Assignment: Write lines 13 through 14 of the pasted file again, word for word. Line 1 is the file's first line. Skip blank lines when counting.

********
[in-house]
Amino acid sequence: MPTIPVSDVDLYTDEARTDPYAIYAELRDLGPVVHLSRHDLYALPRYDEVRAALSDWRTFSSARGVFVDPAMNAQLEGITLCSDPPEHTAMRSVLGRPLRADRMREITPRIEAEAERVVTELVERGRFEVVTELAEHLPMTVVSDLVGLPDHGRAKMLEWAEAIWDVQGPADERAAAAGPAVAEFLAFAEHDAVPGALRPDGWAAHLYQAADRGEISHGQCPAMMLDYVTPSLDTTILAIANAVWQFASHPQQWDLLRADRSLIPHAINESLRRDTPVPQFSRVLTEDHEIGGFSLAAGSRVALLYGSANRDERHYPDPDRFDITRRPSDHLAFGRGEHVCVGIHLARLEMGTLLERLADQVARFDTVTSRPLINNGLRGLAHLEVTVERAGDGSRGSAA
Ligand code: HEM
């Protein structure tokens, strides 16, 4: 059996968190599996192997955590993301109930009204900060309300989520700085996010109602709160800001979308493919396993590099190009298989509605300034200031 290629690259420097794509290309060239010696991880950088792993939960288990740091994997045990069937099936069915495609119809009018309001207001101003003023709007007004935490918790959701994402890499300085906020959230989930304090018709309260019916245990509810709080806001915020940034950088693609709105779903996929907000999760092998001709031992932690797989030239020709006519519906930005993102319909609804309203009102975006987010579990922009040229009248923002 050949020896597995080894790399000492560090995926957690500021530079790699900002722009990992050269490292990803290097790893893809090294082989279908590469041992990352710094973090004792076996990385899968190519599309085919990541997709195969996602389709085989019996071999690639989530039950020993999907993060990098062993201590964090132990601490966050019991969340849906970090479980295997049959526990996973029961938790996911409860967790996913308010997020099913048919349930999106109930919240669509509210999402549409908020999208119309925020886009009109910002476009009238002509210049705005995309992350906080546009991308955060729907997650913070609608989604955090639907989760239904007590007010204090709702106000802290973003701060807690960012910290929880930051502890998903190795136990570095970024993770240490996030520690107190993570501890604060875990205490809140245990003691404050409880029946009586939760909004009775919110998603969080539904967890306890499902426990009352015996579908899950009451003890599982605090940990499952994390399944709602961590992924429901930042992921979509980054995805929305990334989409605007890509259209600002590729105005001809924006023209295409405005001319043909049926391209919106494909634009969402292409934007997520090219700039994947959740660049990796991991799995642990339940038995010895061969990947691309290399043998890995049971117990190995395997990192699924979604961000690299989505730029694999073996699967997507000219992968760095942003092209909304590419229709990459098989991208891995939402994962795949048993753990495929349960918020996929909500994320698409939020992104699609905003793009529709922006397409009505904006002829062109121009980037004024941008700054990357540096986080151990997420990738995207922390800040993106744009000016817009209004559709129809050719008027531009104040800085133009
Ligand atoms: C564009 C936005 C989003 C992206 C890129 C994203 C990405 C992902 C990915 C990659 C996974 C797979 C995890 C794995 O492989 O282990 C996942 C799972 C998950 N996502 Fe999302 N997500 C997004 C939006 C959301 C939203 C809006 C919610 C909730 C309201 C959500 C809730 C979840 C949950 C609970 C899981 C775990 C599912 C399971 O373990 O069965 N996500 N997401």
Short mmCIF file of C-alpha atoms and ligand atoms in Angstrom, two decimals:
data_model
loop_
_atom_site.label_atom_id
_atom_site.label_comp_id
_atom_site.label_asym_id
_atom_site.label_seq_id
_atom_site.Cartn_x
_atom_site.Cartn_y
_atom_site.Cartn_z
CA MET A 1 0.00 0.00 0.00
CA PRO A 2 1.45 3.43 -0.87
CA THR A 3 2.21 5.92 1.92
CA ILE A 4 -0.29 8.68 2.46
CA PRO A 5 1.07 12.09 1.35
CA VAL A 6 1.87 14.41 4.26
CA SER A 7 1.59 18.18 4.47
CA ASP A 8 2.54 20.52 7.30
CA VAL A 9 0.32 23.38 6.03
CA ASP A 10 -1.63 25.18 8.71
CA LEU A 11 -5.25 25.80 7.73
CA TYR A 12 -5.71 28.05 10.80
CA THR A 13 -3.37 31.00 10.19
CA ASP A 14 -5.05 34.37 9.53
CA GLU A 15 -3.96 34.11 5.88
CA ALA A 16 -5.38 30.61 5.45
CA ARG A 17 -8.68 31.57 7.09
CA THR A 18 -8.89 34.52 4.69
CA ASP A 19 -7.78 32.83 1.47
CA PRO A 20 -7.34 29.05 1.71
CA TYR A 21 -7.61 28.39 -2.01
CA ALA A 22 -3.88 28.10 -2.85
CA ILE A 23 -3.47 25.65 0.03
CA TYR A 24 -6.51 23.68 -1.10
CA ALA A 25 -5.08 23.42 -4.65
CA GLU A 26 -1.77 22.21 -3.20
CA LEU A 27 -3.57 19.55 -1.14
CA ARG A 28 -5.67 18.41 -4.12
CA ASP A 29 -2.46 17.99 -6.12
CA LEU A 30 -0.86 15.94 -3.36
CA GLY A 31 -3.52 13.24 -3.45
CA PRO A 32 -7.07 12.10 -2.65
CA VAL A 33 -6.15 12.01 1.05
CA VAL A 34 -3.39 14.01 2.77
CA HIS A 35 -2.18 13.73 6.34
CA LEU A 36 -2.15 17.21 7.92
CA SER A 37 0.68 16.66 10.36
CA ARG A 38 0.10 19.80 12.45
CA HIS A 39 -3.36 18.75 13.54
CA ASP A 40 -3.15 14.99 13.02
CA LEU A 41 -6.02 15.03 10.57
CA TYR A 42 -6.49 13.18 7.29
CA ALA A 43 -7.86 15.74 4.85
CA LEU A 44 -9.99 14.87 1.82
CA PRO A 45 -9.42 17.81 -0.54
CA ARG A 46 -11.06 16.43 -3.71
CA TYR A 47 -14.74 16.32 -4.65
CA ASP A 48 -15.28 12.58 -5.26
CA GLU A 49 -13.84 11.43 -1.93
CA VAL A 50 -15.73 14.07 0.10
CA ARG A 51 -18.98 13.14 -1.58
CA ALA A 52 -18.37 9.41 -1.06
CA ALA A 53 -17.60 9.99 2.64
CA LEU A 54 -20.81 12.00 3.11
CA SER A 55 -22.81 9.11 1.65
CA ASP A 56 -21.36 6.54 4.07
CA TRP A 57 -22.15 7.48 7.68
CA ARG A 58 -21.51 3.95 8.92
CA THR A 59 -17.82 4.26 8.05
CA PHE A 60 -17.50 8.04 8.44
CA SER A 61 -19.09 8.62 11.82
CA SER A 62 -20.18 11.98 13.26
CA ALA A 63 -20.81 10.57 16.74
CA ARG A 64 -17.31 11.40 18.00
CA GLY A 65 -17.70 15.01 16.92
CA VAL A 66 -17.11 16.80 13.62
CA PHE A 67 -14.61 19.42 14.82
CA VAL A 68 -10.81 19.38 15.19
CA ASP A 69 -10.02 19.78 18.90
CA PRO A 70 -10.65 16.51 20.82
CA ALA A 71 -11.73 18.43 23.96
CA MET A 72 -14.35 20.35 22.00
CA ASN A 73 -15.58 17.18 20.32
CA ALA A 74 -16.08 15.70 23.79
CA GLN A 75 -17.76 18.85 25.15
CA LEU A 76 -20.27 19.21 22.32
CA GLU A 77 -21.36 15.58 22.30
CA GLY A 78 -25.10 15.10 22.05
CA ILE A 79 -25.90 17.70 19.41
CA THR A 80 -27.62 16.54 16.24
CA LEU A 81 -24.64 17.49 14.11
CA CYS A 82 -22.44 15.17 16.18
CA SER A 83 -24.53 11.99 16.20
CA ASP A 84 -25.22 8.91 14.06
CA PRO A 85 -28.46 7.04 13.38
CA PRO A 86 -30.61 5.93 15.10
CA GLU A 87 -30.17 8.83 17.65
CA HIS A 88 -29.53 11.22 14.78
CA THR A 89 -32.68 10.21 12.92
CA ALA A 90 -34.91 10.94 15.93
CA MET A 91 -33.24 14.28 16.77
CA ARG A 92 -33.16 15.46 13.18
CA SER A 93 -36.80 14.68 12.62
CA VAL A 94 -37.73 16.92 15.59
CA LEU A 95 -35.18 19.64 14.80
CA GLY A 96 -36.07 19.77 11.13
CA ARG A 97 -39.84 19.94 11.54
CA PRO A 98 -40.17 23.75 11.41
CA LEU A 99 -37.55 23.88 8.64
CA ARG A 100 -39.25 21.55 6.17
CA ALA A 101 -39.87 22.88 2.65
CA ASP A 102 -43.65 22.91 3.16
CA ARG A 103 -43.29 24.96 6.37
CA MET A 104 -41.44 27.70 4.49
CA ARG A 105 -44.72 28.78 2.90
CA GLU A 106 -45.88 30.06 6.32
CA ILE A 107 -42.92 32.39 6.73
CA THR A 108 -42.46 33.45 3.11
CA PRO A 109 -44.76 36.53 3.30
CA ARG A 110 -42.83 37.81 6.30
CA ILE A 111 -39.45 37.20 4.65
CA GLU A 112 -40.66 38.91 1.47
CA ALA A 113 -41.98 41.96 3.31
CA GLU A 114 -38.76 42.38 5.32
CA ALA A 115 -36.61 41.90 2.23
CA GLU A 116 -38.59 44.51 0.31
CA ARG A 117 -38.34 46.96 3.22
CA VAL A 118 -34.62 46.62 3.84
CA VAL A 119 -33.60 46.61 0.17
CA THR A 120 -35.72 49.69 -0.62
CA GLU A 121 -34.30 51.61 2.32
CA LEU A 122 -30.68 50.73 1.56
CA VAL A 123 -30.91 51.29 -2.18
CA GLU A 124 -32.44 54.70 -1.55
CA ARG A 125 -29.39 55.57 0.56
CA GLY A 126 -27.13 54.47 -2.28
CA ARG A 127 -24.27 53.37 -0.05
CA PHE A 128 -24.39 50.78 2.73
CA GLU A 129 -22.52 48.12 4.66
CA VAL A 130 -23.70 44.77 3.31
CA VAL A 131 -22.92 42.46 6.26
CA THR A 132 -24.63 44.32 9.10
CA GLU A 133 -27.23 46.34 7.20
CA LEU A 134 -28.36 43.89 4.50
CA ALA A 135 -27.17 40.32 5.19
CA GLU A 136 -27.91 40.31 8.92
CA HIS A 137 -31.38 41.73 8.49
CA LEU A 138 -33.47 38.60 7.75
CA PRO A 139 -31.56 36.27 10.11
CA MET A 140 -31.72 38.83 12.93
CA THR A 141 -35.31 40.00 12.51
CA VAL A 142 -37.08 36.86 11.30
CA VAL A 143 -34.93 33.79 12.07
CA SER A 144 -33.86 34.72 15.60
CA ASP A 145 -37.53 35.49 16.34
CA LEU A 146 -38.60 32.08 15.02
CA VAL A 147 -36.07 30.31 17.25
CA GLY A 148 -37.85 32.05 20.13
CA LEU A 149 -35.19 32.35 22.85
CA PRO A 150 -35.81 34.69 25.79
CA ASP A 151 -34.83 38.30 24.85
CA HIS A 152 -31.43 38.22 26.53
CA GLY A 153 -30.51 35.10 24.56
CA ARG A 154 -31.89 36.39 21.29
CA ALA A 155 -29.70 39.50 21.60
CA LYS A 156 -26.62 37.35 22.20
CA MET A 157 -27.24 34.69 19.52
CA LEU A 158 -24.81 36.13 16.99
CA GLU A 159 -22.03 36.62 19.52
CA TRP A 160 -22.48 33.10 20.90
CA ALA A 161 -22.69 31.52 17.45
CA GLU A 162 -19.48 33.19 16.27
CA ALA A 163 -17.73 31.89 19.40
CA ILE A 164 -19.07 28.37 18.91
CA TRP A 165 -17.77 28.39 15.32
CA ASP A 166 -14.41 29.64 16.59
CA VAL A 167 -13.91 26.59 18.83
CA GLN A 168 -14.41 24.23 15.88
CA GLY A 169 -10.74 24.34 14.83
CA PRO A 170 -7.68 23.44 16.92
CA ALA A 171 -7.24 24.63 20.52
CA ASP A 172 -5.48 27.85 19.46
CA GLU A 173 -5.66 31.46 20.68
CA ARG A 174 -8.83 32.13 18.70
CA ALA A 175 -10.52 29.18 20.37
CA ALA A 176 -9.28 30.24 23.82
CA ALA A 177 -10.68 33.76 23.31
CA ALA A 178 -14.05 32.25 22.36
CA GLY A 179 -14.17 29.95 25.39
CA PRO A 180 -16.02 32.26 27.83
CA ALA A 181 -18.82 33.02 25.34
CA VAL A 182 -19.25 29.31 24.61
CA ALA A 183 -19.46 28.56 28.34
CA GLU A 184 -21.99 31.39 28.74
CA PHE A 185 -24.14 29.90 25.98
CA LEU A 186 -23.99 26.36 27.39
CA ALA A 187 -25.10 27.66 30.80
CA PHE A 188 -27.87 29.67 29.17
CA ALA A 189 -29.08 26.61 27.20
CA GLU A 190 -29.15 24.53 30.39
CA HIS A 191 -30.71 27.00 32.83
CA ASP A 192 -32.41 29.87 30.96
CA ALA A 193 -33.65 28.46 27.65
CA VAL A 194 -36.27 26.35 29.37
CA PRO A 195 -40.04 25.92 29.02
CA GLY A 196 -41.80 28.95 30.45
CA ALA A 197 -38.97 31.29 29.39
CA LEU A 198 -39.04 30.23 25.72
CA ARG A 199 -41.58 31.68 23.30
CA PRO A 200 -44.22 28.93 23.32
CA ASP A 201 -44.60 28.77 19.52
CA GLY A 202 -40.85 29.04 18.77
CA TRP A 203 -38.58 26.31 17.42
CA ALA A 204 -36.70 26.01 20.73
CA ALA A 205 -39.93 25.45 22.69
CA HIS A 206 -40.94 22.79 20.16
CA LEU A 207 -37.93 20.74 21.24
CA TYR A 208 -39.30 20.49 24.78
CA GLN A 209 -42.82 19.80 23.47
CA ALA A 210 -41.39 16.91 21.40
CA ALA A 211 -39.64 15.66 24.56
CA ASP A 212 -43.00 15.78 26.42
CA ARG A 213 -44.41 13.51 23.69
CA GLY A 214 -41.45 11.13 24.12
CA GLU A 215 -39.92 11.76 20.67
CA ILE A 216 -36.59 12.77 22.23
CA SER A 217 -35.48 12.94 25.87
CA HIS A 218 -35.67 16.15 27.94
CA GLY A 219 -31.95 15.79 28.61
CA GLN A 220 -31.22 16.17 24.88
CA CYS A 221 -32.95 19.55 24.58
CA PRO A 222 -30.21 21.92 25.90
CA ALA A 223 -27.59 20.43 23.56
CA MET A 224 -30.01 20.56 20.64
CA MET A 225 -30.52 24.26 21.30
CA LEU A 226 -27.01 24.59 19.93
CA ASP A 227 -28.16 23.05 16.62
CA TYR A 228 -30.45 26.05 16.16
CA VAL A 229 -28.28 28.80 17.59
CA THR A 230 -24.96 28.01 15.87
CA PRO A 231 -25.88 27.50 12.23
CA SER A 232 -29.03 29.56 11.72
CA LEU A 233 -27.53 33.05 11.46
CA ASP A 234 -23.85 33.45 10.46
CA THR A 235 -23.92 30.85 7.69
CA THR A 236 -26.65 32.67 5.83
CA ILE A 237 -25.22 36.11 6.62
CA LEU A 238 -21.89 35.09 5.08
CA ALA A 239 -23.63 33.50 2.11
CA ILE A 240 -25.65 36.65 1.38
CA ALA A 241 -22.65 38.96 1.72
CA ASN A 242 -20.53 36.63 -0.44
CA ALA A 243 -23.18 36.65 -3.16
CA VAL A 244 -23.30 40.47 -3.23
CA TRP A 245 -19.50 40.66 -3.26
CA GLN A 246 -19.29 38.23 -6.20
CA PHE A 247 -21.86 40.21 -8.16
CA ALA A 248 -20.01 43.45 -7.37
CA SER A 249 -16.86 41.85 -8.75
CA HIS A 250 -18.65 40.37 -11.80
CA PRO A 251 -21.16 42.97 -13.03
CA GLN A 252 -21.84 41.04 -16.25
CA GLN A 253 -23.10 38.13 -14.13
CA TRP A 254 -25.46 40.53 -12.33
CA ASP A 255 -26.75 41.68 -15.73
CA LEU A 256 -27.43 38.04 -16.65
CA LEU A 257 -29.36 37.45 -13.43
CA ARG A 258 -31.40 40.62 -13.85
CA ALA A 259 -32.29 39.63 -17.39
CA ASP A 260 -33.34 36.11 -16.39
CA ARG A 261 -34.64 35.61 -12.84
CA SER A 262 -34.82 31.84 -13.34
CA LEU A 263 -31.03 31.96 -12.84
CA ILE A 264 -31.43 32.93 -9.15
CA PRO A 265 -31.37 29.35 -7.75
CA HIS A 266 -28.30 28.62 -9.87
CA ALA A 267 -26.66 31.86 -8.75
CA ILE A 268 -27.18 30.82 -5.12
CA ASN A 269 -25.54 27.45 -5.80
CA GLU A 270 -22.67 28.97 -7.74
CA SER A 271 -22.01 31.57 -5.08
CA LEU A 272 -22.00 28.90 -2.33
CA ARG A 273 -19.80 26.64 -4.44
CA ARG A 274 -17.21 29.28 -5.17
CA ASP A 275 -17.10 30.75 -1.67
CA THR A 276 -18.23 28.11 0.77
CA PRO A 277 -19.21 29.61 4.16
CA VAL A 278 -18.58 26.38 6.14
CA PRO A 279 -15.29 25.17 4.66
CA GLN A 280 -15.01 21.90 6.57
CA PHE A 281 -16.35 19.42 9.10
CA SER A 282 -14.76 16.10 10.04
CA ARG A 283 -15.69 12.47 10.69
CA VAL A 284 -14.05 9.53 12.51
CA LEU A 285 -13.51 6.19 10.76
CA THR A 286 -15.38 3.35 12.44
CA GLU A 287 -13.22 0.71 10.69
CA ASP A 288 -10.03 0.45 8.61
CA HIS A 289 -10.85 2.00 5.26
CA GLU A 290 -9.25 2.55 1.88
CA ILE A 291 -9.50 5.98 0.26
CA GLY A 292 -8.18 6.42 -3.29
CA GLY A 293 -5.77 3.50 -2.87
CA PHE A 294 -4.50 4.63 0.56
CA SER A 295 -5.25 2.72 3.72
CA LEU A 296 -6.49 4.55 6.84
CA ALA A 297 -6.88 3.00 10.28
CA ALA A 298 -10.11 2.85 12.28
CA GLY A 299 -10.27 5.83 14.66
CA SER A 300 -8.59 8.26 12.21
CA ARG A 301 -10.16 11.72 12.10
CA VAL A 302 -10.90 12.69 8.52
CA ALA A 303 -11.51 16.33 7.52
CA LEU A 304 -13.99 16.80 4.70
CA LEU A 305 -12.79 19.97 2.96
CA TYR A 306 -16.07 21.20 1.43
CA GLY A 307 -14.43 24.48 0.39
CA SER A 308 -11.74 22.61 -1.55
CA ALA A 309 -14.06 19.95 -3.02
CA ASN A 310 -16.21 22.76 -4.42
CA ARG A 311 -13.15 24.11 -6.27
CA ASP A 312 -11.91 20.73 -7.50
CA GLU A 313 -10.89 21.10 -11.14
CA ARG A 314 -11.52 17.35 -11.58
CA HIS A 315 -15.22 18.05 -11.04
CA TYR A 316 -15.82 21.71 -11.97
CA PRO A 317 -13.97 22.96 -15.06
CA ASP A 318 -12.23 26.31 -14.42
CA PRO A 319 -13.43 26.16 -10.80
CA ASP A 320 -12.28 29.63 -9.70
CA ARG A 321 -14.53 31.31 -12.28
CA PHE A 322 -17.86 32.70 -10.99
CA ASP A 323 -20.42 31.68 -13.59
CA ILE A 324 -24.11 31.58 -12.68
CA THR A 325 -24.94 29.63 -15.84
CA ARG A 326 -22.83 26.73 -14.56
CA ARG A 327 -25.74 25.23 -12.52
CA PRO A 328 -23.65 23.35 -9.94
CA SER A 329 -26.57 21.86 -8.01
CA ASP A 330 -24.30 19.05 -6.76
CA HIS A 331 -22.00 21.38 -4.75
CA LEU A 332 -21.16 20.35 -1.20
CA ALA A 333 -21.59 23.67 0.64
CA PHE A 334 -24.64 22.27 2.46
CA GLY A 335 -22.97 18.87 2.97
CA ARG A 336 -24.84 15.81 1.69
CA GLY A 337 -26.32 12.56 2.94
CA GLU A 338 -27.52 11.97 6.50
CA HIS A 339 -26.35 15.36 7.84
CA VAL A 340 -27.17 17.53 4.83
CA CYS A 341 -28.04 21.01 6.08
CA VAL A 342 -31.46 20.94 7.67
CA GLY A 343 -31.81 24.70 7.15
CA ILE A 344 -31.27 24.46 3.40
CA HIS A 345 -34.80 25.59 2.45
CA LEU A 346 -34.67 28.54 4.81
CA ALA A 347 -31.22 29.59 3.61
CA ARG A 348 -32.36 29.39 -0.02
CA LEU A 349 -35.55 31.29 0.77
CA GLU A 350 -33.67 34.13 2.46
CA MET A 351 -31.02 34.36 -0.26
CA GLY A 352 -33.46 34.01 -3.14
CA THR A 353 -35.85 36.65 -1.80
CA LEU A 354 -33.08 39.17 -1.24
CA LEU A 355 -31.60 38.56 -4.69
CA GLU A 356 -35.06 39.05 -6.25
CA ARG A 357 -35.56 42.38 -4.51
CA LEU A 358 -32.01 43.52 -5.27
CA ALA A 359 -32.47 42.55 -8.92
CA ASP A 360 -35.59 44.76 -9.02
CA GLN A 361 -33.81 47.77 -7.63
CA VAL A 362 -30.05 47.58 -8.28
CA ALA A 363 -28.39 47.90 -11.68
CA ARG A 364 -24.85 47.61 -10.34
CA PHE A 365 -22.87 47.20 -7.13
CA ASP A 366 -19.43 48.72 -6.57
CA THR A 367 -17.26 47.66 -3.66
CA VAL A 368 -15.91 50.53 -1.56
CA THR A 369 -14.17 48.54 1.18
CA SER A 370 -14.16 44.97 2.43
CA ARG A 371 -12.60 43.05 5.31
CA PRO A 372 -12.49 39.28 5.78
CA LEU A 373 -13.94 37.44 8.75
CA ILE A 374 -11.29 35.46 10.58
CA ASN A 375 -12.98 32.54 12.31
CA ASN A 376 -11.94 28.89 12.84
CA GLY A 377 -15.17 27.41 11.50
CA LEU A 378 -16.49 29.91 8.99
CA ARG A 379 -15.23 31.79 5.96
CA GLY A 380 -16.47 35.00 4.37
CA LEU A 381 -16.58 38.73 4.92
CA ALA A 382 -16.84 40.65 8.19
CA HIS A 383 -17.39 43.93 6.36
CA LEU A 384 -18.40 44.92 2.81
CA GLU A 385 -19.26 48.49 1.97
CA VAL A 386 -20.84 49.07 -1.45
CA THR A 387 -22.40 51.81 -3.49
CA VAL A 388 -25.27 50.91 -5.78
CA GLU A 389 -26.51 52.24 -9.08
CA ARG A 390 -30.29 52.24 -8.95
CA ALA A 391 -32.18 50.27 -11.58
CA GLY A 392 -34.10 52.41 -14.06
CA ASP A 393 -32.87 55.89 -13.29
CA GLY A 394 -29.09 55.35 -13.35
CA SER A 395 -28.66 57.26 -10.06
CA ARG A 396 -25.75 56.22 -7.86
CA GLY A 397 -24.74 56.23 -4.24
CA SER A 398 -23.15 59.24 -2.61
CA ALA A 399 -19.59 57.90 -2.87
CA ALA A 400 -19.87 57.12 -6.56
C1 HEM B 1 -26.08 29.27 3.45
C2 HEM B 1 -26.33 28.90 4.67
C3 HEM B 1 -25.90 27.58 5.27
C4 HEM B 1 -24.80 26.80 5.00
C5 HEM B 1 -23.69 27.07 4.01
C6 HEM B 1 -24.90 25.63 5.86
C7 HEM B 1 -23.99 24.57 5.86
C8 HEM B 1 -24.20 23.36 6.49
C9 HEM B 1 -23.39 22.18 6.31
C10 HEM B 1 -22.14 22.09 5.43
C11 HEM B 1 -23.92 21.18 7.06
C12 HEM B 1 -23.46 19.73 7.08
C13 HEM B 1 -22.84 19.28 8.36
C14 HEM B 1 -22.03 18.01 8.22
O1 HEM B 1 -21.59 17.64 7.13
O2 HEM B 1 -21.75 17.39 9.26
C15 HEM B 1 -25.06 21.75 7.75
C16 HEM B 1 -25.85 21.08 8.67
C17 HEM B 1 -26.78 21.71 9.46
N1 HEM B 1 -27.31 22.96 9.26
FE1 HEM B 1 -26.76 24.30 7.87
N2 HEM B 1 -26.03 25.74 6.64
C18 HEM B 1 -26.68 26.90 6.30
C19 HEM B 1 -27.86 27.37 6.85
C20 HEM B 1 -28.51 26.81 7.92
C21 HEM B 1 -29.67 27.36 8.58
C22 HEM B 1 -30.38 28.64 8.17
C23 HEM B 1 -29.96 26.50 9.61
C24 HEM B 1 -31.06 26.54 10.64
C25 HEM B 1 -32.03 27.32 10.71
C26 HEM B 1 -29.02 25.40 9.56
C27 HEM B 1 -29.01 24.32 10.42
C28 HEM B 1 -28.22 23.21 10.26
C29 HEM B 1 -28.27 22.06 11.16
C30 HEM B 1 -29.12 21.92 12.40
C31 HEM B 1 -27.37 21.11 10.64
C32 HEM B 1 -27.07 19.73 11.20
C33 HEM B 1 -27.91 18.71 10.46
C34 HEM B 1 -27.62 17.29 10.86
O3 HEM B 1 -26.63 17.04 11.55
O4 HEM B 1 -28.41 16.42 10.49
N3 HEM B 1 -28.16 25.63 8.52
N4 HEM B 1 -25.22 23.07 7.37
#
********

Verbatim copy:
_atom_site.Cartn_x
_atom_site.Cartn_y